What’s special about these cars is that they all have personality. Each manufacturer has its own distinct growl to playfully tickle or brutally pulverize your ears. Either way, you find yourself attracted to the sound as much as their looks. The Corvettes and Ford GTs from the GT Le Mans class deliver raw, uncensored screams from their American muscle – don’t bother trying to talk to the person next to you when you’re near them. On the other hand, the Lamborghini Huracan from the GT Daytona class has a futuristic-sounding ‘whistle’ sitting on top of its natural roar. Hang around this world long enough, and you’ll learn to recognize cars on their sound alone (and perhaps win a few infield bets).

But while the cars are fantastic, it’s still very much a human sport. More than 170 drivers took part in the Rolex 24, and while some of them had a bigger presence than others, they all had the dream of winning and taking home a Rolex Cosmograph Daytona timepiece.

We tried to showcase some of their stories on the Peacock Pit Box, welcoming drivers fresh off or preparing for a stint in the car. We even had a handful of legends join us, like 5-time Rolex 24 champs Scott Pruett and Hurley Haywood, as well as Indy 500 icon Bobby Rahal, whose #25 BMW squad took the class win in GTLM.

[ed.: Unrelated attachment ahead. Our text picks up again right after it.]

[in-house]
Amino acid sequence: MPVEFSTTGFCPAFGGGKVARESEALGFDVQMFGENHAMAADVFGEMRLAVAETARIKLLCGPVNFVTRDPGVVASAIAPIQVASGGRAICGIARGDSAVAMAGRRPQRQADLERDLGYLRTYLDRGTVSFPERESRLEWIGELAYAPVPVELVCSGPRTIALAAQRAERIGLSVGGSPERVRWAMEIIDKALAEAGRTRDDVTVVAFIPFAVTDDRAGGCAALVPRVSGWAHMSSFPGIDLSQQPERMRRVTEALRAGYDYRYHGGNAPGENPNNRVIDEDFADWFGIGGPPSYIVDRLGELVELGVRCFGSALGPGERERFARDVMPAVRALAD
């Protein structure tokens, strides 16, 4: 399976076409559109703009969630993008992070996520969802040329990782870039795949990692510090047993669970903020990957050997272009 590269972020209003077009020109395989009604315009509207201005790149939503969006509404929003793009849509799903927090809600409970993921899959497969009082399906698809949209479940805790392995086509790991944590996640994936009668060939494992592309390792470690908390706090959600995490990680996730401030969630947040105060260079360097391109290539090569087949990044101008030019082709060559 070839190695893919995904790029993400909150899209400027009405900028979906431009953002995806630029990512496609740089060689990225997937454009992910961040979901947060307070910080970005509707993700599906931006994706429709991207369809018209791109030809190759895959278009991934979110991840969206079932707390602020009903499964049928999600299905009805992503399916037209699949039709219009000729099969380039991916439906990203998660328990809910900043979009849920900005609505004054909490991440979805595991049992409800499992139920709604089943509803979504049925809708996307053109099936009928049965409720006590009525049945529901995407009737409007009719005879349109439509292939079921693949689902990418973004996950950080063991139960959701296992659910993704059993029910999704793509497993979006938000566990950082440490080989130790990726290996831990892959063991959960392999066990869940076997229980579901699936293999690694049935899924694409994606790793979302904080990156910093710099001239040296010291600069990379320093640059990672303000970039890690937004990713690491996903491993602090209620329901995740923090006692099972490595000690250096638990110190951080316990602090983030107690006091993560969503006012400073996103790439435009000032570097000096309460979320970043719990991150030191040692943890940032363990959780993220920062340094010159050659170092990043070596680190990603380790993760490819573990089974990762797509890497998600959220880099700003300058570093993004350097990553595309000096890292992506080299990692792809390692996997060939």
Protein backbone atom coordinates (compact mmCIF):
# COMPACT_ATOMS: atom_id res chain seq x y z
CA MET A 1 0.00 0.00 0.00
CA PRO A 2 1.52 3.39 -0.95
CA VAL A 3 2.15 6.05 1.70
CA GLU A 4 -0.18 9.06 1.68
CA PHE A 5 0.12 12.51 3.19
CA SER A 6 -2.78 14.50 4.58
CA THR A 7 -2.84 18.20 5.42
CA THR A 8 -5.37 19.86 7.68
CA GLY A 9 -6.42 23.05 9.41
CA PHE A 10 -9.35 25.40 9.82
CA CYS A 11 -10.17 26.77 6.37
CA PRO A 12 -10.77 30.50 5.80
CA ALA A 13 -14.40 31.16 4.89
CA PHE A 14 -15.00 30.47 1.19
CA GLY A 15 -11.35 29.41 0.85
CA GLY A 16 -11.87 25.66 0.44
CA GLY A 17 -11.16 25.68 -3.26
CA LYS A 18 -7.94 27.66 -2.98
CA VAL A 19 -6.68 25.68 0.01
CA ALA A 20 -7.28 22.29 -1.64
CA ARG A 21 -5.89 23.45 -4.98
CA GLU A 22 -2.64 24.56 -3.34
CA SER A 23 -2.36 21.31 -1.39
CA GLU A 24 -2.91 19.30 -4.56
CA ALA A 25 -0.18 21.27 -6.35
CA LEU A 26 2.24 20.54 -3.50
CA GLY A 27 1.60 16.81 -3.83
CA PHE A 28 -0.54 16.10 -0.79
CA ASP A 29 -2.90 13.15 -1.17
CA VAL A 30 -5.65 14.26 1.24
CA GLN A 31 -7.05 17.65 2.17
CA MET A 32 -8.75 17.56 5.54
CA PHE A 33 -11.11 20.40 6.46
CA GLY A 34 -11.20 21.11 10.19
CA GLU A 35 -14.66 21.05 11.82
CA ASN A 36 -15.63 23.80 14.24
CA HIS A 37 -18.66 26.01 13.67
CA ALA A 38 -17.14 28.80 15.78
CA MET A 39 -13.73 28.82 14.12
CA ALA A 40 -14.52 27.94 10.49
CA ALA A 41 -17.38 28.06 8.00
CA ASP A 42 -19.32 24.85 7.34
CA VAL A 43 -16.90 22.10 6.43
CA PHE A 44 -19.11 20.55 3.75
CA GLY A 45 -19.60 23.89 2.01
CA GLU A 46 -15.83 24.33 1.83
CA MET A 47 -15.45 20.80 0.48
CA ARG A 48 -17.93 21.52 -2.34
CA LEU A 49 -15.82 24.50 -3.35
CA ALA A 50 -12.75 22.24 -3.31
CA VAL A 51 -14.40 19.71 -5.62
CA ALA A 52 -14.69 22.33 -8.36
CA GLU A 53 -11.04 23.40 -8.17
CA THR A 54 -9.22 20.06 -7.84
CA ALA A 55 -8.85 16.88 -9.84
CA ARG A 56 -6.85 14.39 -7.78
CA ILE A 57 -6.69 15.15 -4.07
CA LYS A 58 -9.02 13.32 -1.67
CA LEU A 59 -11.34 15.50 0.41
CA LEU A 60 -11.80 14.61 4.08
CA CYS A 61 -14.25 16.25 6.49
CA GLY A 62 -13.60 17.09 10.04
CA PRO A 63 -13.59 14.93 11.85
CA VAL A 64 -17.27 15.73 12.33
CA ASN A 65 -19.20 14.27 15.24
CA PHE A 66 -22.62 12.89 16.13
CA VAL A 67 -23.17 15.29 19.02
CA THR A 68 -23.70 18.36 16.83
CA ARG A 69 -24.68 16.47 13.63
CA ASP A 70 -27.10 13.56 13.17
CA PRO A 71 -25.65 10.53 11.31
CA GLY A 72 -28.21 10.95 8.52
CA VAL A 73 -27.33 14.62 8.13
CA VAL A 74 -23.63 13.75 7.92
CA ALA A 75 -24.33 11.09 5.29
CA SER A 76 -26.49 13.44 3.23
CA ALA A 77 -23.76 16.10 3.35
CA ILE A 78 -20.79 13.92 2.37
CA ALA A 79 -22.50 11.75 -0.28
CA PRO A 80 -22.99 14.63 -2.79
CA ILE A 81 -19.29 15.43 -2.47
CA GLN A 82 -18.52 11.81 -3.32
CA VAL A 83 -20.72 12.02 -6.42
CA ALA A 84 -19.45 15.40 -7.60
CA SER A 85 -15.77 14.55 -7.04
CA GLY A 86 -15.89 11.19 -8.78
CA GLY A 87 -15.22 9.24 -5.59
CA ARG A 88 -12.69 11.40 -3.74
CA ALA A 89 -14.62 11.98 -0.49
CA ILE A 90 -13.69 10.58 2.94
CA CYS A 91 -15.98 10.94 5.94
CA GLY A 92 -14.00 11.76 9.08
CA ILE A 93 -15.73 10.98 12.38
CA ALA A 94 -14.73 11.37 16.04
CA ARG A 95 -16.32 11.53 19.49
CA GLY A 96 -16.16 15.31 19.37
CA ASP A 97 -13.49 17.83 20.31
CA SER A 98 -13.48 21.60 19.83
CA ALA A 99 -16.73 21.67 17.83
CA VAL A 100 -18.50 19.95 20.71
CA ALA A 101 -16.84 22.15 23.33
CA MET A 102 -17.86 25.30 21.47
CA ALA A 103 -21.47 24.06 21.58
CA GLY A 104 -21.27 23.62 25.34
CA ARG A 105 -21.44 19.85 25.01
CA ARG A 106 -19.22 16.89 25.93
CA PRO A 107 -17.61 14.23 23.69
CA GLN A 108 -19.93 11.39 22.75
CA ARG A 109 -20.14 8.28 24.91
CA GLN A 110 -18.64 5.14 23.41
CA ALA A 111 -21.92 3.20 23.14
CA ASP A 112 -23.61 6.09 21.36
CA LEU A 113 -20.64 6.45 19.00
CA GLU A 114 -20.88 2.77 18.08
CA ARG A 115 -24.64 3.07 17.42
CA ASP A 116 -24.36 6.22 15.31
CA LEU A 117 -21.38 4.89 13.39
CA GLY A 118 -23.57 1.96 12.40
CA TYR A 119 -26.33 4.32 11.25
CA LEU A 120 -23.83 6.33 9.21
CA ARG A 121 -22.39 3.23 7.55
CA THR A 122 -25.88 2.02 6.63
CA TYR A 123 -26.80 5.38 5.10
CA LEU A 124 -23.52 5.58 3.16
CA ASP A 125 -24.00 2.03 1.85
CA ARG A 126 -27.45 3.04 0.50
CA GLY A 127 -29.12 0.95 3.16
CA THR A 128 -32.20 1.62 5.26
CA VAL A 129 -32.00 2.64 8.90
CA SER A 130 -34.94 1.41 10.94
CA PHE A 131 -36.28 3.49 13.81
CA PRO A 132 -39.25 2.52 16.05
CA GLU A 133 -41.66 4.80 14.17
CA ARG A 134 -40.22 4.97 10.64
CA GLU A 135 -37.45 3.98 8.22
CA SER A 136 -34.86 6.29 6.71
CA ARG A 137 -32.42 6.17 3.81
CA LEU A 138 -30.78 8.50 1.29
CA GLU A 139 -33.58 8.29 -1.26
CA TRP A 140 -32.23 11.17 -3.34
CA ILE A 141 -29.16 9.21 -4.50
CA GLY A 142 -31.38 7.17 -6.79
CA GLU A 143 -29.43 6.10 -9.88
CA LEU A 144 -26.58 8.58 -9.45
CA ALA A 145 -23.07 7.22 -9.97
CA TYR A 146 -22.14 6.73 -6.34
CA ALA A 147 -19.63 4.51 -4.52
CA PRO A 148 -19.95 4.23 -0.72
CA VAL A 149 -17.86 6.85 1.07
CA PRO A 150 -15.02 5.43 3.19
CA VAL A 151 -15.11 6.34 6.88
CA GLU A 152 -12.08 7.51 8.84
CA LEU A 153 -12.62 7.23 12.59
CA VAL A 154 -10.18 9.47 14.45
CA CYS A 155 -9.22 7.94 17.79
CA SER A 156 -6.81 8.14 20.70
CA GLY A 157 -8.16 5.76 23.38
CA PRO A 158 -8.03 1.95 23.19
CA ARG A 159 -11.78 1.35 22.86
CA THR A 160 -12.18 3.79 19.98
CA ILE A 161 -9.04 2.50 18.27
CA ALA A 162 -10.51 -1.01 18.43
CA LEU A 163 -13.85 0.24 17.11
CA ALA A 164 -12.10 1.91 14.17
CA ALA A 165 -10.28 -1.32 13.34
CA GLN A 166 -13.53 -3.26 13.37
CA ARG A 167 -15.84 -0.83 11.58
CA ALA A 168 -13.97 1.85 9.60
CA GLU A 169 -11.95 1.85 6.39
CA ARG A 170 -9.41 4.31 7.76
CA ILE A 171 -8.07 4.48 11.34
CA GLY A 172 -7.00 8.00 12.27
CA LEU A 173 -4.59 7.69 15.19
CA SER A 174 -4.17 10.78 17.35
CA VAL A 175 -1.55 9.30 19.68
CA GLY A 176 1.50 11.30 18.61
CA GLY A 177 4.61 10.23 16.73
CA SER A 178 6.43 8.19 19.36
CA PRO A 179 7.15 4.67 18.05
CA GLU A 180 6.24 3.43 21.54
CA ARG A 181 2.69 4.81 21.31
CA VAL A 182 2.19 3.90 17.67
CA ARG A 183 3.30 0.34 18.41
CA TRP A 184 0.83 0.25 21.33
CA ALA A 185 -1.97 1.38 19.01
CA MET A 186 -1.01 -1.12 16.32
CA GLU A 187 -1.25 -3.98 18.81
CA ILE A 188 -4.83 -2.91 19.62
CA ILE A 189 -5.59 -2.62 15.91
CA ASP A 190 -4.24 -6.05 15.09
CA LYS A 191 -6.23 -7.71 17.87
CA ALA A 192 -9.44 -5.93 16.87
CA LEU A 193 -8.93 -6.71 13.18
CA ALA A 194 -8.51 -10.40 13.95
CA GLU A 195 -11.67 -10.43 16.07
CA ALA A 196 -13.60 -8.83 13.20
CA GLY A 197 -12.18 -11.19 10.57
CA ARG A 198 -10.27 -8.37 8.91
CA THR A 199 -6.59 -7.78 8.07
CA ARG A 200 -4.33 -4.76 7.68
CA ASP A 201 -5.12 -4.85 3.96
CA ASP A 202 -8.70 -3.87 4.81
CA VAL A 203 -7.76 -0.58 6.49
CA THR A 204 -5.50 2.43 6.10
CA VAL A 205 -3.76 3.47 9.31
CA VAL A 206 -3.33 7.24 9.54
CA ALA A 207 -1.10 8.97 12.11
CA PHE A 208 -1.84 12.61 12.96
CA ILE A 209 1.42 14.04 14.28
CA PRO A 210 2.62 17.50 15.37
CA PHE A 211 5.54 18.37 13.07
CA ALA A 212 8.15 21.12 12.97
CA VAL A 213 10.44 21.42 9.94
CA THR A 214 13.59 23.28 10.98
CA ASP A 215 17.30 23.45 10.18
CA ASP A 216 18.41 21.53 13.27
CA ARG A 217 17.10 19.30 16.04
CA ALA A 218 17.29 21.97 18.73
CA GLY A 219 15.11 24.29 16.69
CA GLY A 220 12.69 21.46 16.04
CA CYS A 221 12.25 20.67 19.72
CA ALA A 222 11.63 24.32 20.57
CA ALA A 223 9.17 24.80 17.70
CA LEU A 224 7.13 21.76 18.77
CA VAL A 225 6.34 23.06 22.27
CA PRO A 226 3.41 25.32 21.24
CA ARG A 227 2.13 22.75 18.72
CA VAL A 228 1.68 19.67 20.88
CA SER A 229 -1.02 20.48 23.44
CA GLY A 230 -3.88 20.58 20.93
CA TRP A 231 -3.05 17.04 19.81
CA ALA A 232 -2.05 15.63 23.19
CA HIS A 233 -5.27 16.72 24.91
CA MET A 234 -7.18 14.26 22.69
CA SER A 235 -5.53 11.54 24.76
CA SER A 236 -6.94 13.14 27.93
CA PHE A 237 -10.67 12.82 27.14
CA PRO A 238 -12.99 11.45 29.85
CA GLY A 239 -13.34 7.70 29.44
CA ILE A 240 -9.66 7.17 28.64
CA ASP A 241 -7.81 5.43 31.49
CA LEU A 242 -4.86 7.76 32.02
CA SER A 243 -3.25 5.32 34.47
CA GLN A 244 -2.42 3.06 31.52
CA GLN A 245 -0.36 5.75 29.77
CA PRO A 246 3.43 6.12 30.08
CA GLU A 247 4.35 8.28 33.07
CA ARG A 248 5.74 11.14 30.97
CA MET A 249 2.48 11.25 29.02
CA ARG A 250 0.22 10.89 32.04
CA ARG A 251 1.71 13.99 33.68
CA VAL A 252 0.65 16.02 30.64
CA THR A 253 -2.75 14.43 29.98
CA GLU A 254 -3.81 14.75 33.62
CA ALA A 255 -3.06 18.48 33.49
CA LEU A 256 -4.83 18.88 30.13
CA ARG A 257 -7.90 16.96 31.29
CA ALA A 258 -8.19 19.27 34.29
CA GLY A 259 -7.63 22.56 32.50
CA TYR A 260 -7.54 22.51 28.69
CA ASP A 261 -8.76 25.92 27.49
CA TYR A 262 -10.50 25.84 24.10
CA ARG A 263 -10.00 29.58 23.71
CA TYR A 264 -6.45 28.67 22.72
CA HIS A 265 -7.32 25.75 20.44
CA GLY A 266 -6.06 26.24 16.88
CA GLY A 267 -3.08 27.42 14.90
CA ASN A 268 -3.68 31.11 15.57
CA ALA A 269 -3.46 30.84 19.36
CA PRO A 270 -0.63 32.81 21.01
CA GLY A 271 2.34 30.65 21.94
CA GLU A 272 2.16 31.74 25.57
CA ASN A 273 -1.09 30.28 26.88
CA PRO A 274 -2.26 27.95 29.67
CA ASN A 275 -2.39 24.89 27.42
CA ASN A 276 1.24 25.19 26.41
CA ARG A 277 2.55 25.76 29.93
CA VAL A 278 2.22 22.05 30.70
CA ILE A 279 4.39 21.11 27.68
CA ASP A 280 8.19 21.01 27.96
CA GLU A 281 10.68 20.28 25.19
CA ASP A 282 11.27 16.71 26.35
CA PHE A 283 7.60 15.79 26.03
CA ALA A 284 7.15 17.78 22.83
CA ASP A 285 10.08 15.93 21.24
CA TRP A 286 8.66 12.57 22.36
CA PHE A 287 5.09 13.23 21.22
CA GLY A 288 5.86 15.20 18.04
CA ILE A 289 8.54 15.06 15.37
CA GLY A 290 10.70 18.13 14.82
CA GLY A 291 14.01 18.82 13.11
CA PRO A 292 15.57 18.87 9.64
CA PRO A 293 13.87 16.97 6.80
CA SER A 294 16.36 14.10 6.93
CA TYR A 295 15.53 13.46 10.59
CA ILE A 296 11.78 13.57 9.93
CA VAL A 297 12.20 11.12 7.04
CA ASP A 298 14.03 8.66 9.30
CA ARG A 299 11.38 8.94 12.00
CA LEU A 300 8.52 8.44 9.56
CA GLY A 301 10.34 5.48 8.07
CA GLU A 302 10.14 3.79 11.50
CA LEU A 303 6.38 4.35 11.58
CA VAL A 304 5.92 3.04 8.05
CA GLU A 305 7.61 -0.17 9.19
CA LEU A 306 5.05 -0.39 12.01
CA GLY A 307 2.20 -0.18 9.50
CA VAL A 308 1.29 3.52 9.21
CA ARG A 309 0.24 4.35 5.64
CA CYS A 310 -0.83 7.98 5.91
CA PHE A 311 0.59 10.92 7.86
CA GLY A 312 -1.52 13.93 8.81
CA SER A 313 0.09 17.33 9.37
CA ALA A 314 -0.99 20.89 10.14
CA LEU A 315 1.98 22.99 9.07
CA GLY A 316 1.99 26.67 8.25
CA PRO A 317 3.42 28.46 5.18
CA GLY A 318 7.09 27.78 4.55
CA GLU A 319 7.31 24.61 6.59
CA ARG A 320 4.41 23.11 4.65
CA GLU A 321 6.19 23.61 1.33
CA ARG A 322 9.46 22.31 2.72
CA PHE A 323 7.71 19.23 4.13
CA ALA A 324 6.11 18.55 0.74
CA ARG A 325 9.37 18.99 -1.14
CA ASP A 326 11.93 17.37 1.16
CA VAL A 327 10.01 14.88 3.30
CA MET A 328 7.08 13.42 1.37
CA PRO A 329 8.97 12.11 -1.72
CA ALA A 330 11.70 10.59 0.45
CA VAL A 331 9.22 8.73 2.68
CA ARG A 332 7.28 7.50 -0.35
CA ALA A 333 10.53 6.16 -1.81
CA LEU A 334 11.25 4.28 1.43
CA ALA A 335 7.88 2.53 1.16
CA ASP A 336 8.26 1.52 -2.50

From the perspective of my job, I produced race recaps at certain intervals for the crew on the Pit Box and also gave them information on our guests before they arrived. With this being our first Rolex 24 and IMSA WeatherTech SportsCar Championship race, we really wanted to make a great first impression with everyone – drivers, teams, and most importantly, the fans. As a researcher, you do that by finding accurate information and entertaining stories that can make people care about the subject as a person, not just an athlete. Not to brag, but I believe we did well on this front; the largely positive social media reaction to our broadcast bore that out.

It’s just a pity that Mother Nature had such an impact on the final outcome. They say this was some of the worst weather ever seen at a Rolex 24, and I’ll take their word for it. The rain kept coming, and so did the carnage. Understandably, only one word seemed to be on drivers’ lips through it all: Insane. When the checkered flag finally flew, 10 minutes away from the traditional 24-hour distance, it was, quite frankly, a relief.